shone farm

Shone Farm, Santa Rosa Jr. College Wine Program

Today on California Wine Country with Steve Jaxon and Dan Berger, our three guests all come from Santa Rosa Junior College Wine Program. Kevin Sea is the head of the program, Mark Stupich is the winemaker and Cassandra Howard is a student. Cassandra has done the Wine Service and Evaluation program and is now finishing in Wine Business and Marketing. Before that she lived in Asia to learn Chinese and to teach English and became a wine blogger writing about wine in Asia.

shone farmSteve tells about how the SRJC wine program started in the 1970s with Rich Thomas. He was the original source of knowledge in the county. Today the program continues with an updated curriculum and a more developed wine production. Mark Stupich is the winemaker now. He succeeded Jeff MacBride. They make Sauvignon Blanc, Chardonnay, Pinot Noir and Syrah. Their next project is to build a tasting room. They sell wine to support the program.

Even compared to many 4-year colleges, SRJC is a very sophisticated program, says Dan Berger. Even Sonoma State does not offer winemaking, so many students start at SRJC to learn production, then transfer to Sonoma State for a first-class wine business program.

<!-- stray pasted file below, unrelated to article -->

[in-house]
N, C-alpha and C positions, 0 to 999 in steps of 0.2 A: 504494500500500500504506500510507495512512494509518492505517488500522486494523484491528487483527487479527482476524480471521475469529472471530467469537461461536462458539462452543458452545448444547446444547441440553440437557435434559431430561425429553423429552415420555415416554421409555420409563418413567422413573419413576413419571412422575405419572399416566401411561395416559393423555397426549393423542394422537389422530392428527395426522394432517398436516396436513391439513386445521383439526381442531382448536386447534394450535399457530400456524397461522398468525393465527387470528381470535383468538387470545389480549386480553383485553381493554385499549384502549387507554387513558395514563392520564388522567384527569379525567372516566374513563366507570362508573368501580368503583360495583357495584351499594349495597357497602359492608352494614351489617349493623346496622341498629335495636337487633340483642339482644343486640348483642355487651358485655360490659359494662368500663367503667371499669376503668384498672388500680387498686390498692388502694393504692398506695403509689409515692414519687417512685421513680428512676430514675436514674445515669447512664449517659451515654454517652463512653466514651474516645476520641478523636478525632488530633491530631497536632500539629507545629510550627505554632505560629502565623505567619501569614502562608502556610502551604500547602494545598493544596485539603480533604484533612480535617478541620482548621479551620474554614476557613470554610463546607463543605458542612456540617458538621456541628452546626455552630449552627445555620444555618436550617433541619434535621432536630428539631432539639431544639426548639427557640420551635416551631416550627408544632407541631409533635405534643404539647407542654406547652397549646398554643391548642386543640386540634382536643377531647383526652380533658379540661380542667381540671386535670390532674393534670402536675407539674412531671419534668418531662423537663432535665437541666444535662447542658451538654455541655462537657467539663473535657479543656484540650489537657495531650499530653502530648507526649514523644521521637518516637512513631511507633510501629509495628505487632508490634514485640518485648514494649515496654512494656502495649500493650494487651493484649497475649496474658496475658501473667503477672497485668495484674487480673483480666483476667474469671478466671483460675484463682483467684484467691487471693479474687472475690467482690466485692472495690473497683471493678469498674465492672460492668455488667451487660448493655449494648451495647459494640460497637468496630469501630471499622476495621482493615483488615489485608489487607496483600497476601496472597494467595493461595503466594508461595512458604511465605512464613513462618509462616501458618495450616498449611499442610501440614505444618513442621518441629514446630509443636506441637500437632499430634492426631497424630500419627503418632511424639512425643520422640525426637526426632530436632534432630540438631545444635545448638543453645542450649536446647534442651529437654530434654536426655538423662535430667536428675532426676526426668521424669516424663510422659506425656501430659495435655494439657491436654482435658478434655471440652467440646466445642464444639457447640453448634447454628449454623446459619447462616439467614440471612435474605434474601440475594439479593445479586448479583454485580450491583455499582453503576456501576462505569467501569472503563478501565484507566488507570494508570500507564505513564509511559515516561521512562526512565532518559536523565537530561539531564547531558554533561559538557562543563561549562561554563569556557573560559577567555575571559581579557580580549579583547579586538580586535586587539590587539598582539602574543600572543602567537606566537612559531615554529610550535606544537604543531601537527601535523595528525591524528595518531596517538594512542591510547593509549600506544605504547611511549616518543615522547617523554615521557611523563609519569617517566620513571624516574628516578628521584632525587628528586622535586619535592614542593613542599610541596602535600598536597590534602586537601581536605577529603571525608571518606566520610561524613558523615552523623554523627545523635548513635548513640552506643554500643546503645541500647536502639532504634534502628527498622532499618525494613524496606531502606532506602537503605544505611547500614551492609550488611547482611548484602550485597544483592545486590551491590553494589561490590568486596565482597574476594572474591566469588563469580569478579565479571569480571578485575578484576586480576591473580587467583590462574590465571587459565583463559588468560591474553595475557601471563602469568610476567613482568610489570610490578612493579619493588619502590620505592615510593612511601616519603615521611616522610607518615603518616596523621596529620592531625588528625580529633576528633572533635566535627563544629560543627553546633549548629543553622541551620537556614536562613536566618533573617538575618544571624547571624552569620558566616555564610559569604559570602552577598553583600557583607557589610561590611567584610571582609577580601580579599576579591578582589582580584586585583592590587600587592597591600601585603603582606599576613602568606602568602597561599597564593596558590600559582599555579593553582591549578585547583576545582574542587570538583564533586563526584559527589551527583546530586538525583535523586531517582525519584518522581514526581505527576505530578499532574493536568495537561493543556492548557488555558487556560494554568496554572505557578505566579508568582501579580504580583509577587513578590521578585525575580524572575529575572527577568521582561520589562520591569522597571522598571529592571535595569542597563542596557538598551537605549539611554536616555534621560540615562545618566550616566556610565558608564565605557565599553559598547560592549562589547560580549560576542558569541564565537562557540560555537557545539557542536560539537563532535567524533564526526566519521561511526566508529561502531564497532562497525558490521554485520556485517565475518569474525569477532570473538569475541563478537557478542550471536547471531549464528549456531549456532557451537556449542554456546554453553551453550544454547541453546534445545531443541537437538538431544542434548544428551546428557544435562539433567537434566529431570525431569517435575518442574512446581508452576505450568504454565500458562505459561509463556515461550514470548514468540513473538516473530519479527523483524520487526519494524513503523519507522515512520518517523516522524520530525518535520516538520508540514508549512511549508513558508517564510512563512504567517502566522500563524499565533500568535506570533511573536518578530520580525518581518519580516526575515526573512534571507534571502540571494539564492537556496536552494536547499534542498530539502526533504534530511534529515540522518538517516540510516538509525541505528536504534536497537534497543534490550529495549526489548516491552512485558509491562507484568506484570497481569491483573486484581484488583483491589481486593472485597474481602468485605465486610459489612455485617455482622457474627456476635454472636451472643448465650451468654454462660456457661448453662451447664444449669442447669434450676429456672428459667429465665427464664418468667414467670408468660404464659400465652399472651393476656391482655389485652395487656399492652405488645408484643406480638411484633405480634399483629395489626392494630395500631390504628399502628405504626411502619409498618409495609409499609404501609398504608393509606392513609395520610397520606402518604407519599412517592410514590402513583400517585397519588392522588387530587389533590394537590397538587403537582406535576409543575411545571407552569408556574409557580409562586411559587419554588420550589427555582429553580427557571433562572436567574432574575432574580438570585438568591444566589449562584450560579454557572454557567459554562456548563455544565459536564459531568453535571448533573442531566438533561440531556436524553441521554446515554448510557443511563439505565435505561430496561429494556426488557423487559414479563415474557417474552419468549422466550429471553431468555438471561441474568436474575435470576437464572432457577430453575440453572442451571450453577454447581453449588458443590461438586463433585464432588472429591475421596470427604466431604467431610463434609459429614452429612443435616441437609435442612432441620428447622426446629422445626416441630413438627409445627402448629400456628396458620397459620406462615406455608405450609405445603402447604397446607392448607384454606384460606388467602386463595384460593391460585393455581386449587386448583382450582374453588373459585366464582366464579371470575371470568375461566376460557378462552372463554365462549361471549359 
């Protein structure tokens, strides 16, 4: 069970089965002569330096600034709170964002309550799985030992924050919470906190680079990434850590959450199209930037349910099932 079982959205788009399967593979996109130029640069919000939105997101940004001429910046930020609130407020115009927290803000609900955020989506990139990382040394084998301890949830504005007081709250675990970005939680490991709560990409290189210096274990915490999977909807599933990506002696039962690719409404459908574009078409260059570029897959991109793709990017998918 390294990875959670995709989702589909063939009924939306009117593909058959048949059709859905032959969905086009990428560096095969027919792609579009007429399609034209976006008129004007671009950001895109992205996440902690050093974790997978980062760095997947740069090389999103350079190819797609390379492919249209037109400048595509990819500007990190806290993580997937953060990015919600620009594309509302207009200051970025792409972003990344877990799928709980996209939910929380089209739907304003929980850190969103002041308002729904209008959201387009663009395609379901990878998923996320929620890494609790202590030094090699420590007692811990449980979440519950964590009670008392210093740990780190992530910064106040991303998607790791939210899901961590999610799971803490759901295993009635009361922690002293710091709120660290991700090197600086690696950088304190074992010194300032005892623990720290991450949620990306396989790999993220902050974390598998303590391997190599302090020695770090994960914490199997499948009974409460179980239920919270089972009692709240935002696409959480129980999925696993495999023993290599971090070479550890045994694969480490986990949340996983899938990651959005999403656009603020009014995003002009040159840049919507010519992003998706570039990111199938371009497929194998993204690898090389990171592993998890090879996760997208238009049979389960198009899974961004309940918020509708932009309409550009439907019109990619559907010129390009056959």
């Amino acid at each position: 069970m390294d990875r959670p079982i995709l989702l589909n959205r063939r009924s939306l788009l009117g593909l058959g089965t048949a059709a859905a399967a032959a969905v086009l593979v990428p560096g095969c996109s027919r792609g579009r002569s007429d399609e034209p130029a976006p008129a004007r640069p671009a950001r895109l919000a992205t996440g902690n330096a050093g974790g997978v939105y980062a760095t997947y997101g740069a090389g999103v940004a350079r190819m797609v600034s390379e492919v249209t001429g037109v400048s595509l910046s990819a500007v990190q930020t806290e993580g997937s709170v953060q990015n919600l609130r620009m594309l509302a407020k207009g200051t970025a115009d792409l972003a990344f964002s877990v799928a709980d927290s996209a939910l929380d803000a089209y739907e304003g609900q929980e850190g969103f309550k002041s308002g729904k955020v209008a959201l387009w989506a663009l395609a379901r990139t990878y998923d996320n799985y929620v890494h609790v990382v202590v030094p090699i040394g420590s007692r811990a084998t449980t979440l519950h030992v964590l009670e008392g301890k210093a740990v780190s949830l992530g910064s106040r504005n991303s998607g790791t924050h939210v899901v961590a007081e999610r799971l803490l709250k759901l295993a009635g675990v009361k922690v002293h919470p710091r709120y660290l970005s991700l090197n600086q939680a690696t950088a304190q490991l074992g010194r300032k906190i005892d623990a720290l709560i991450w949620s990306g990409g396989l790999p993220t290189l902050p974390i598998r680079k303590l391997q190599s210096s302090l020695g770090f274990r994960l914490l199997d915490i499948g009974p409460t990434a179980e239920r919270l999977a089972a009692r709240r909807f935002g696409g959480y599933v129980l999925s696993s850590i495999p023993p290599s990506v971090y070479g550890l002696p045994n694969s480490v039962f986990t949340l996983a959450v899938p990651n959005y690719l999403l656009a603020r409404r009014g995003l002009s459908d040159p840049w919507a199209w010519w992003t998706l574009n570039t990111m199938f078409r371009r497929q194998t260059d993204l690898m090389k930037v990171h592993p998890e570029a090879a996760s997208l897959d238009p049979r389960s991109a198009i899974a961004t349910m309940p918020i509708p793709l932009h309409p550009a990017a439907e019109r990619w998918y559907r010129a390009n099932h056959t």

There are 225 students in the winemaking program. They have a lot of new equipment, like a full commercial winery. Dan Berger explains that UC Davis and Fresno State make a lot of wine but it is not sold commercially. Since SRJC sells wine commercially, it is make to a higher standard than the other schools. This Saturday July 20 there is free public tasting open house at Shone Farm.

Today Dan Berger brought a 1992 Navarro Pinot Noir. At the time it was somewhat experimental. It was slightly brownish and the flavors are amazing, even if the aromas “are a little tired.” You don’t usually hold a Pinot Noir this long. The flavors are still there on this one.

Steve asks why Enology isn’t called “wineology.” Dan says, “It’s Greek to me,” and nails it with a wisecrack. Kevin says it’s the Latin root but Dan is actually right about this because it is a Greek root, present in Latin as well as English and in all the neo-Latin languages by the derivatives and adjectives like “enology” and “enological” but not as the noun. The Latin word for wine is “vinum” which is etymologically related to “oinos” the Greek word for wine.

Kevin Sea holds a Master’s from UC Davis and a PhD in Biochemistry from UCLA.

They are tasting a 2016 Pinot Noir, a 2017 Sauvignon Blanc and a 2017 Chardonnay, all from Shone Farm.

Dan sings the praises of the wine program and Shone Farm and says all the community should support it. It is a hallmark for the community, that feels like a small town. Dan affirms that this is a University program at a junior college.


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